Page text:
The German Supreme Court, the Reichsgericht, sitting at Leipzig, has quashed another sentence against a Hitlerist agitator found guilty, by a lower court of antisemitic incitement.
The Cologne District Court had fined the editor of the local Hitlerist paper, the “Westdeutscher Beobachter”, one Joseph Grohe, a sum of 300 Marks for writing there that the Jews are a criminal race, who in obedience to the Talmud practise ritual murders, fraud and perjury, and drink Christian blood in order to become reconciled to the Jewish God.
The Reichsgericht has on appeal quashed the sentence, finding that Grohe cannot be convicted because he did not know that the ritual murder allegation is designed to arouse enmity against a certain class of the community.
Dr. Theodor Wolff, the famous editor of the “Berliner Tageblatt” drew attention the other day to the tendency of the Reichsgericht to quash sentences passed on antisemites by the lower courts. The German courts, and above all the Reichsgericht, the highest court of all, he wrote, have been dangerously infected by Hitlerism, and have been encouraged by the growth of Hitlerist strength to allow their dogmatic antisemitism to overrule the principle of abstract justice, introducing definite anti-Jewish bias in their judgments. He instanced as a particularly flagrant example the quashing by the Reichsgericht of the sentence against a number of antisemites for libelling the Jews of Hischberg and Witten by alleging that they were engaged in a systematic campaign of infecting thousands of German girls with venereal diseases, and that Jewish employers were systematically corrupting their women employees. The Reichsgericht based the acquittal on the ground that there was no libel against individual Jews of Hirschberg and Witten, but that the charge had been made against all Jewry, which cannot bring a legal action as individuals can. Future generations will consider such decisions on a level with those of the dark days of the Middle Ages, Dr. Wolff commented.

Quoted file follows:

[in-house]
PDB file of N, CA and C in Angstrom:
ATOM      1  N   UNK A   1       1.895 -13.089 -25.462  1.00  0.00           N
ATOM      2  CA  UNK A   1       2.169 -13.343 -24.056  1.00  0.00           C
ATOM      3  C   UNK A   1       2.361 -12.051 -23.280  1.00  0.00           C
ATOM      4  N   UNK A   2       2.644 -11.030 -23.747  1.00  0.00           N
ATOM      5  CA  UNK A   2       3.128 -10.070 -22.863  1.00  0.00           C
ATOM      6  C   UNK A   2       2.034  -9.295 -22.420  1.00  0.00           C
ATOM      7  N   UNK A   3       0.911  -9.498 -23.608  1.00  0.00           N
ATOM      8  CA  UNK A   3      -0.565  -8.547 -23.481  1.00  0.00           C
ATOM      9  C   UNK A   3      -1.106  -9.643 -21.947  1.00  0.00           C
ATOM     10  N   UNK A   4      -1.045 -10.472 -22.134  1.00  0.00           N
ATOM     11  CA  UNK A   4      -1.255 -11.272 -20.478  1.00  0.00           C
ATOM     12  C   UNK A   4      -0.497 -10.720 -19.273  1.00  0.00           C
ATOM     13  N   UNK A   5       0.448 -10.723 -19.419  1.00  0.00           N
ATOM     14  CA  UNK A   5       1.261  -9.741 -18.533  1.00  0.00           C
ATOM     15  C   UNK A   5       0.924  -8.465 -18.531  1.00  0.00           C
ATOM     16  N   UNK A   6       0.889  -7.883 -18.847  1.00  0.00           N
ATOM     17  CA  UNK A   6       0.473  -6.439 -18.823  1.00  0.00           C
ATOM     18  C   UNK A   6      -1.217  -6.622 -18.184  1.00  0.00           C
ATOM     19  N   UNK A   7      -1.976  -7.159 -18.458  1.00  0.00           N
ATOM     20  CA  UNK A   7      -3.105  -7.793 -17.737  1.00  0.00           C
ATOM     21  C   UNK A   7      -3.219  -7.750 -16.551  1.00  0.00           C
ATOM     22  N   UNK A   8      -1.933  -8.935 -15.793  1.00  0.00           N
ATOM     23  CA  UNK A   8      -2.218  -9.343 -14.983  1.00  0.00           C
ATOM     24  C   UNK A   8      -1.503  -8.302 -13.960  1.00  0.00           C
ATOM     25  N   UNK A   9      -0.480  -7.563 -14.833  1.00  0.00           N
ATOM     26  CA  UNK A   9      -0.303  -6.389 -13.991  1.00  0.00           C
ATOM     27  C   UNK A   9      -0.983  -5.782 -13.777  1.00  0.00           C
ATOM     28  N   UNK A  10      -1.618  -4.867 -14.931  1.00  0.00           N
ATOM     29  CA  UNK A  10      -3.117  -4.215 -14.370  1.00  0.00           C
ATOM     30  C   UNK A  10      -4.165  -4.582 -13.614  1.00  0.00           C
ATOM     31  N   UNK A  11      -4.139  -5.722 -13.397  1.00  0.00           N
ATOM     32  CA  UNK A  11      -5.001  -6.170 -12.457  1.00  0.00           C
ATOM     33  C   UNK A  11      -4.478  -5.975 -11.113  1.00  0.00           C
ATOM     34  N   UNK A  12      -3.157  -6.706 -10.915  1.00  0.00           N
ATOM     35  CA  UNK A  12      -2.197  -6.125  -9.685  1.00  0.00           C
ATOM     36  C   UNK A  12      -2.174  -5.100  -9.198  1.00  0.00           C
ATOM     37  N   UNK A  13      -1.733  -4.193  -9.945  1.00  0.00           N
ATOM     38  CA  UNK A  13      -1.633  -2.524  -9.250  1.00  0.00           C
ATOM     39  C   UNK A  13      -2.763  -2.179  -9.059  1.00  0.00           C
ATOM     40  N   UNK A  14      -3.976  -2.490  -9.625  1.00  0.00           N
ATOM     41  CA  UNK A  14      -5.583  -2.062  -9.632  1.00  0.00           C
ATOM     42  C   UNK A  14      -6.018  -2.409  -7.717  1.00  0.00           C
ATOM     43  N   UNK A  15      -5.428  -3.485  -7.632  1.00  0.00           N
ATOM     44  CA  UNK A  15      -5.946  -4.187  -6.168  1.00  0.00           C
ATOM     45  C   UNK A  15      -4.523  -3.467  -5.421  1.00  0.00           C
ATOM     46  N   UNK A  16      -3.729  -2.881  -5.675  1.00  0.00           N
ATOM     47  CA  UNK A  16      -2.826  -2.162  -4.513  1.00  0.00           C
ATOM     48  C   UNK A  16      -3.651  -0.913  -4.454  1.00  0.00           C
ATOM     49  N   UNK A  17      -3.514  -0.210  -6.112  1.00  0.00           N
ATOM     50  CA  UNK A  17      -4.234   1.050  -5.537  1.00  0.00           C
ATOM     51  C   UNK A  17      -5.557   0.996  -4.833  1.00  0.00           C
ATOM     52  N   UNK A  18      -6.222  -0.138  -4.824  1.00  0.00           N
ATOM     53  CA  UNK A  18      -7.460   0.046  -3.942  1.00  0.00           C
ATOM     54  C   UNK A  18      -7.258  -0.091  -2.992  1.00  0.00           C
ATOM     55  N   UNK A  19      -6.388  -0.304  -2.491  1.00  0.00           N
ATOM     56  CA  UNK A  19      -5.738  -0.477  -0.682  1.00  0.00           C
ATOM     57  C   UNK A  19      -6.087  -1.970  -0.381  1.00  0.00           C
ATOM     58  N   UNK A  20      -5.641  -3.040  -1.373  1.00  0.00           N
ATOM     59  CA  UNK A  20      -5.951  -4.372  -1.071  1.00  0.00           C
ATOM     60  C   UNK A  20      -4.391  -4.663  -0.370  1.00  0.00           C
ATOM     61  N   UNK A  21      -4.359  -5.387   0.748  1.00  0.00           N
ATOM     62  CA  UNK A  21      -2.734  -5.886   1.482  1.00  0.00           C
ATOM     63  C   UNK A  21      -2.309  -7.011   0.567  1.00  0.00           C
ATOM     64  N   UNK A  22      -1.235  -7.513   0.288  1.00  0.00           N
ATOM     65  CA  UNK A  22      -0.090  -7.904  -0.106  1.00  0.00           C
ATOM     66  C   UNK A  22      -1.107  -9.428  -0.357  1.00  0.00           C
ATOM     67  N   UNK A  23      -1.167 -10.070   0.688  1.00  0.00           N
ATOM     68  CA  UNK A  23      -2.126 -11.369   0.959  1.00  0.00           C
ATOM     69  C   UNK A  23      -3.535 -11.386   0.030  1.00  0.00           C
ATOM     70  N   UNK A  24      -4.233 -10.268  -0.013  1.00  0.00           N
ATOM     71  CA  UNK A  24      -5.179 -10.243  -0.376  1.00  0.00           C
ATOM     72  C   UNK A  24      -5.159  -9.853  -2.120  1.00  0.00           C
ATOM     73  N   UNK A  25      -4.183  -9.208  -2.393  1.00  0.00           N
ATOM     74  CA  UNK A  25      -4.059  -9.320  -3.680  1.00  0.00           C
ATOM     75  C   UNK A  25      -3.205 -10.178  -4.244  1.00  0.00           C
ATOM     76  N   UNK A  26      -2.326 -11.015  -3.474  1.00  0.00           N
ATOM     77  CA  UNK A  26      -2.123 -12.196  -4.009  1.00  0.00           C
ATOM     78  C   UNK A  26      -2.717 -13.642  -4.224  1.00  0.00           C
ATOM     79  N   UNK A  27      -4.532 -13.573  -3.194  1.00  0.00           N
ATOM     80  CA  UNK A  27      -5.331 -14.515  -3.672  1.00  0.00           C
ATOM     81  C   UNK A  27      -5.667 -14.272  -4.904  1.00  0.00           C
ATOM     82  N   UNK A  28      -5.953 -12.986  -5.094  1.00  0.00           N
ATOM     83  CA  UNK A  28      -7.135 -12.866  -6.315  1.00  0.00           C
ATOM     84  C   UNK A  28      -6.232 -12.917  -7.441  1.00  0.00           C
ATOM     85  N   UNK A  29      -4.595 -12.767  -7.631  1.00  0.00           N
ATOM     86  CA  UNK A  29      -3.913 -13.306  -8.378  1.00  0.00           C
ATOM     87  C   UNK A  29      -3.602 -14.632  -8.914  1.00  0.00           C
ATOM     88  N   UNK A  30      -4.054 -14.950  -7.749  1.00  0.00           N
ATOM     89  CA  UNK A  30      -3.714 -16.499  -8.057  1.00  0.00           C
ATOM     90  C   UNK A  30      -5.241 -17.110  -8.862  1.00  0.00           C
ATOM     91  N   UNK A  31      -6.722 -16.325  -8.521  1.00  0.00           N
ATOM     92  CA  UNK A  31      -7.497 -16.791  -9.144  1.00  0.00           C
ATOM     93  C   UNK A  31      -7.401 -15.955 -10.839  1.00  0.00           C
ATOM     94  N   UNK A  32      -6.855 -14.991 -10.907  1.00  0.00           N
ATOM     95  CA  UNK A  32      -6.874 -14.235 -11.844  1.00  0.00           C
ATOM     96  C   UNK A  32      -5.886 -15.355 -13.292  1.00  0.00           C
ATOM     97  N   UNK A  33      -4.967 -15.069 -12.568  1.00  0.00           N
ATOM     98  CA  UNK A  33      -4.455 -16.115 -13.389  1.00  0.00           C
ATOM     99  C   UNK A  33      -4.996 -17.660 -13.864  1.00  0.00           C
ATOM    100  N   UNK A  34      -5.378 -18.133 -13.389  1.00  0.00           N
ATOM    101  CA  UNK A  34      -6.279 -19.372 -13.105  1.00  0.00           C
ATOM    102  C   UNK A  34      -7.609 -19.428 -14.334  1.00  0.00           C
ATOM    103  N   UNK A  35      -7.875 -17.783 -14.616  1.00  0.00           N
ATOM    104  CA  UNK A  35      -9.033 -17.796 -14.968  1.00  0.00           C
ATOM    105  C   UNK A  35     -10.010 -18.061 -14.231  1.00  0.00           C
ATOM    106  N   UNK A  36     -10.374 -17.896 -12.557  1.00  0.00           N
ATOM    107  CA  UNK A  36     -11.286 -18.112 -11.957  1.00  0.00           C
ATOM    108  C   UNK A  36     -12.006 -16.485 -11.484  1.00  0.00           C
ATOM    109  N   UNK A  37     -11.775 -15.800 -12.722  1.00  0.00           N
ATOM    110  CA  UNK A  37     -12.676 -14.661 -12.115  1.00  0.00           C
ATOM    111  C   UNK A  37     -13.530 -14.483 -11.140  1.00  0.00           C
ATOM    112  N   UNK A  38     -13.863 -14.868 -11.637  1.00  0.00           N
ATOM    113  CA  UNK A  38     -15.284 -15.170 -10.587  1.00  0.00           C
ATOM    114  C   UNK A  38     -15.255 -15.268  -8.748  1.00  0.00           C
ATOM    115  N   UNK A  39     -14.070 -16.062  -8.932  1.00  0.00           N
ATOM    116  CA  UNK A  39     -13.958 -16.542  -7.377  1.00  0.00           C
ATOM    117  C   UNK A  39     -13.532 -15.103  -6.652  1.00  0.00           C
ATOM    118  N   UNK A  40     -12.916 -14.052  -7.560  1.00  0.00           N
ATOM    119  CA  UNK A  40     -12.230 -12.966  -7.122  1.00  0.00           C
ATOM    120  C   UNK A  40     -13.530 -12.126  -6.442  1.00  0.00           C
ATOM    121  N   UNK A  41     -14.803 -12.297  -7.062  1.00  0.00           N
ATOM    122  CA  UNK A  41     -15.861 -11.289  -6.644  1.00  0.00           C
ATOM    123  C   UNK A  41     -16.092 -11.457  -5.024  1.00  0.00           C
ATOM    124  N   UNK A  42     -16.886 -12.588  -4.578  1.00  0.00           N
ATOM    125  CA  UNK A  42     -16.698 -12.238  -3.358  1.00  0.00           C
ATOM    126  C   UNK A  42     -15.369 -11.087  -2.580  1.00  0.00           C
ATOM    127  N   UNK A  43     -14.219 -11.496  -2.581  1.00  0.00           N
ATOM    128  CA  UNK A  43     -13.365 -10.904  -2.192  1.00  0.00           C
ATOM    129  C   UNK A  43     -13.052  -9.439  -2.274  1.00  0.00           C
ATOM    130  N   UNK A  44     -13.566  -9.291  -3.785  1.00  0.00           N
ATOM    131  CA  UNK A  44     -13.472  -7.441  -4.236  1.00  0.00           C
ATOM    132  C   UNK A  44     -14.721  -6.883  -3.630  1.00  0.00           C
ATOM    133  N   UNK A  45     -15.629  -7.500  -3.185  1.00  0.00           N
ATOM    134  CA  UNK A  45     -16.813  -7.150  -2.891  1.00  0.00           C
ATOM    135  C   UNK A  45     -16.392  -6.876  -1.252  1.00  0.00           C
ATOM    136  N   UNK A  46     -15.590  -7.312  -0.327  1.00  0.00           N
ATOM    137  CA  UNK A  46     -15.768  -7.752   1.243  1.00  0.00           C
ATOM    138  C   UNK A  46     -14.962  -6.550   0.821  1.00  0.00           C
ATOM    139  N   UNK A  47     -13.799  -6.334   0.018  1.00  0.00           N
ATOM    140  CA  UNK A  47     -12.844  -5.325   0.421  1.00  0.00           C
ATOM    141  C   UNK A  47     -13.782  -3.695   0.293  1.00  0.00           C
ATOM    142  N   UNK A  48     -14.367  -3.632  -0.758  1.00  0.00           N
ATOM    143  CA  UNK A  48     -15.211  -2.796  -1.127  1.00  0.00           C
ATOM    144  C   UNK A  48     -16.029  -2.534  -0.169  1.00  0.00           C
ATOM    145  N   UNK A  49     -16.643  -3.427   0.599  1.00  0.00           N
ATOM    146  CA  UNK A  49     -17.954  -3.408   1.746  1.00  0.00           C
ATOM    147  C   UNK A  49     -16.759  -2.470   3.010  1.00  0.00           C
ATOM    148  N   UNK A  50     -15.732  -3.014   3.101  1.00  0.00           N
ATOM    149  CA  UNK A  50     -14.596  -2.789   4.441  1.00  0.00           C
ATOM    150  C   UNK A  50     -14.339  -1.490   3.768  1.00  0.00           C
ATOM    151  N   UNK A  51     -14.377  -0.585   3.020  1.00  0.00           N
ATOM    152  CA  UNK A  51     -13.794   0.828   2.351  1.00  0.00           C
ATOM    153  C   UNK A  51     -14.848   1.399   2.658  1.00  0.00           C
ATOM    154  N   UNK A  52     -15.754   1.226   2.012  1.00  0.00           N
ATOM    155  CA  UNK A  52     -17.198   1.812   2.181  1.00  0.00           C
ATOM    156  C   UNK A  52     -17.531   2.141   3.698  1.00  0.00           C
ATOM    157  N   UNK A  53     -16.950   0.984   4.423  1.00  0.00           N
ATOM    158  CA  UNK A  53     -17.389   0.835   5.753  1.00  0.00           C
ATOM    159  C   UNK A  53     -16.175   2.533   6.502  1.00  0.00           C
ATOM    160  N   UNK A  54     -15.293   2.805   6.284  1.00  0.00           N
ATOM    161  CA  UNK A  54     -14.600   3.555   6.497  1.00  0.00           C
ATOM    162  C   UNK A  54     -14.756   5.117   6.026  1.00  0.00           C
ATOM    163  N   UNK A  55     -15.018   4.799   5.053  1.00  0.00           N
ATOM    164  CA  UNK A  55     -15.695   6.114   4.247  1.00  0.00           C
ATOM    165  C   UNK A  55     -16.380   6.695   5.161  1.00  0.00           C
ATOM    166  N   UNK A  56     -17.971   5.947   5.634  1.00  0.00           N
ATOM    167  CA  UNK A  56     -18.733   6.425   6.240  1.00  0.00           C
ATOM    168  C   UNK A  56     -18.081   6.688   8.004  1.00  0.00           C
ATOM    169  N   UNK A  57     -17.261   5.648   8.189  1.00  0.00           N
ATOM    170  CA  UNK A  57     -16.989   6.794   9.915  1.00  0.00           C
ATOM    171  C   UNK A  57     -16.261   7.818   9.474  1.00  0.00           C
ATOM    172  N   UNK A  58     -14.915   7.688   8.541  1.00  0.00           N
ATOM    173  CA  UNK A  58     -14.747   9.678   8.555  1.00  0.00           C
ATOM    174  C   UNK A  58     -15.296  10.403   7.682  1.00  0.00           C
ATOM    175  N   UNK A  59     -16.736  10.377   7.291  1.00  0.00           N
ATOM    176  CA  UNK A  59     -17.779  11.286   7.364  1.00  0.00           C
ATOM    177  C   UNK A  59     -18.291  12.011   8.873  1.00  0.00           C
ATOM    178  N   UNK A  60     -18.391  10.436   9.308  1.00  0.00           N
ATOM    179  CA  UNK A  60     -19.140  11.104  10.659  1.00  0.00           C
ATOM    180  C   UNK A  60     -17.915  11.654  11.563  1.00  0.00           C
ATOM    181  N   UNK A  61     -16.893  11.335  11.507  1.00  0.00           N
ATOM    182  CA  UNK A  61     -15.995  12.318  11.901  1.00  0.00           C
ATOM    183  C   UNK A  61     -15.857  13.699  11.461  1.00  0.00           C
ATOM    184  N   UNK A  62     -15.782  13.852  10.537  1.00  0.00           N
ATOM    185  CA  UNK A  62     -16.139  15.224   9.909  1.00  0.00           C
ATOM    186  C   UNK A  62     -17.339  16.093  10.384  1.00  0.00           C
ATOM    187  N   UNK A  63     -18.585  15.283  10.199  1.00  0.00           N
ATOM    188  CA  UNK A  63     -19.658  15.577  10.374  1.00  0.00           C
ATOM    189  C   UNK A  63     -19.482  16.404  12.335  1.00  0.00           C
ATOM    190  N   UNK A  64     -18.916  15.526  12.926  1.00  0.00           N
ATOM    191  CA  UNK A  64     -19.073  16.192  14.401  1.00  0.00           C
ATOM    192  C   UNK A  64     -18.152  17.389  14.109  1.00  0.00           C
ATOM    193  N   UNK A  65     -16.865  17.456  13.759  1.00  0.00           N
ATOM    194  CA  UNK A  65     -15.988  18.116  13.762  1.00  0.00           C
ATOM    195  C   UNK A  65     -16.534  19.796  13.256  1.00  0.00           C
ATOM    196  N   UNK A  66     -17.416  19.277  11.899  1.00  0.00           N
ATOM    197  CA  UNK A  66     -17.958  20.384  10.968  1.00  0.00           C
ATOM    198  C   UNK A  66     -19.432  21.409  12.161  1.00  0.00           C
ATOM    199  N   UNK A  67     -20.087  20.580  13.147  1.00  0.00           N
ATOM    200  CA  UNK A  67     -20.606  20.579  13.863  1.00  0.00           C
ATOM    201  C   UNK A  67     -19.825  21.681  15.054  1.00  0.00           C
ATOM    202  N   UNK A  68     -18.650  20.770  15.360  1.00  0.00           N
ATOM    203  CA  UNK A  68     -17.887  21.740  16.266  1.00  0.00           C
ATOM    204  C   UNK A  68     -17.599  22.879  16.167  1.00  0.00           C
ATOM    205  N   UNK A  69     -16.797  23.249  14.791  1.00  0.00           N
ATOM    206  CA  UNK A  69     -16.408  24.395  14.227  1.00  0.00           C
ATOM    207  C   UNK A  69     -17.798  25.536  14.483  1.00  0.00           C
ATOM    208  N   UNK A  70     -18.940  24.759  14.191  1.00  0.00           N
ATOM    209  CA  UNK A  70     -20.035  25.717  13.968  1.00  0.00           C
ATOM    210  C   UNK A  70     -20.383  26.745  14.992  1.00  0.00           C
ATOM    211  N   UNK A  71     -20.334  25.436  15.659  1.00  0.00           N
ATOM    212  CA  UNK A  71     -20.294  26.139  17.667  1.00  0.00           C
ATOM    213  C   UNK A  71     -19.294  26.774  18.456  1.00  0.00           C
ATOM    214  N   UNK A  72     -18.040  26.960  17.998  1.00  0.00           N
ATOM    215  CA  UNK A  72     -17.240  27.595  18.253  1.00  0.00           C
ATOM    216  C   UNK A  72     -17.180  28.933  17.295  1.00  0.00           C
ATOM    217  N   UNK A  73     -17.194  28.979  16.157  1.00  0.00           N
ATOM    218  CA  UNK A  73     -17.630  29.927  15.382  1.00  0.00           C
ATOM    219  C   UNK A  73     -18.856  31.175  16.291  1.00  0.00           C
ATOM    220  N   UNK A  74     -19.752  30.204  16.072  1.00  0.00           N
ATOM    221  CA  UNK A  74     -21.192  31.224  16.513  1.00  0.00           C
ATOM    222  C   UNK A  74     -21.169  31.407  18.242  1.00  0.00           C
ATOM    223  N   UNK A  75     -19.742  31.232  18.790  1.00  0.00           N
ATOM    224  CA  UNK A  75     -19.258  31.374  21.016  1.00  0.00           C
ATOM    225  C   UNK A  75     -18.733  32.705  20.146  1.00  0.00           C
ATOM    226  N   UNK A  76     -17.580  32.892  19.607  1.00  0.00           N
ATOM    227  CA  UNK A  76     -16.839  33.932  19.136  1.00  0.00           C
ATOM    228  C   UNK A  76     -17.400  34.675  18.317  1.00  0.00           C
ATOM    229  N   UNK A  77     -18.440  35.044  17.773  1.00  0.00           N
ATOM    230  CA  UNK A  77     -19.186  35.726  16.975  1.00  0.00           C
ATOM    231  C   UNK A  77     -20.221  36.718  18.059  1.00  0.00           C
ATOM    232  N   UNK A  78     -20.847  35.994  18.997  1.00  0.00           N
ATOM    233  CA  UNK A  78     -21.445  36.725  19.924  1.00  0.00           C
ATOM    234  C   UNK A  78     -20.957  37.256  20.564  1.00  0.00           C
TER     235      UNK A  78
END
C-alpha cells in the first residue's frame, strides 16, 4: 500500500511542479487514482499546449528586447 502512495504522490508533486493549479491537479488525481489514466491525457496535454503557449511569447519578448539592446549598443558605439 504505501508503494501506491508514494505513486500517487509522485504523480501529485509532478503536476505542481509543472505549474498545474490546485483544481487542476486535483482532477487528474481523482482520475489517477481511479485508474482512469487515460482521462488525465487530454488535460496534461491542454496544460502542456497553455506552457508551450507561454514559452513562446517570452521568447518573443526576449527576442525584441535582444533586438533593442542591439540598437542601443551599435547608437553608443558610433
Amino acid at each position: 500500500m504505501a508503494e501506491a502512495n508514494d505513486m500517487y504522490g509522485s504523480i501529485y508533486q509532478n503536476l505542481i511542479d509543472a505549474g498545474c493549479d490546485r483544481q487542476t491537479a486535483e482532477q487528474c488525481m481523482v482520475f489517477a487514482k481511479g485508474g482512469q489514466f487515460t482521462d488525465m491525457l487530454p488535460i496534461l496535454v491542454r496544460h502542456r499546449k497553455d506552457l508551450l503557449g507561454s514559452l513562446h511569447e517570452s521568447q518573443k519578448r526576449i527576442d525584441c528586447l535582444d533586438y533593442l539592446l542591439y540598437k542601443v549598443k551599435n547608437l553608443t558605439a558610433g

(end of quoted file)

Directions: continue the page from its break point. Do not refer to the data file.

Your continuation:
The Archive of the Jewish Telegraphic Agency includes articles published from 1923 to 2008. Archive stories reflect the journalistic standards and practices of the time they were published.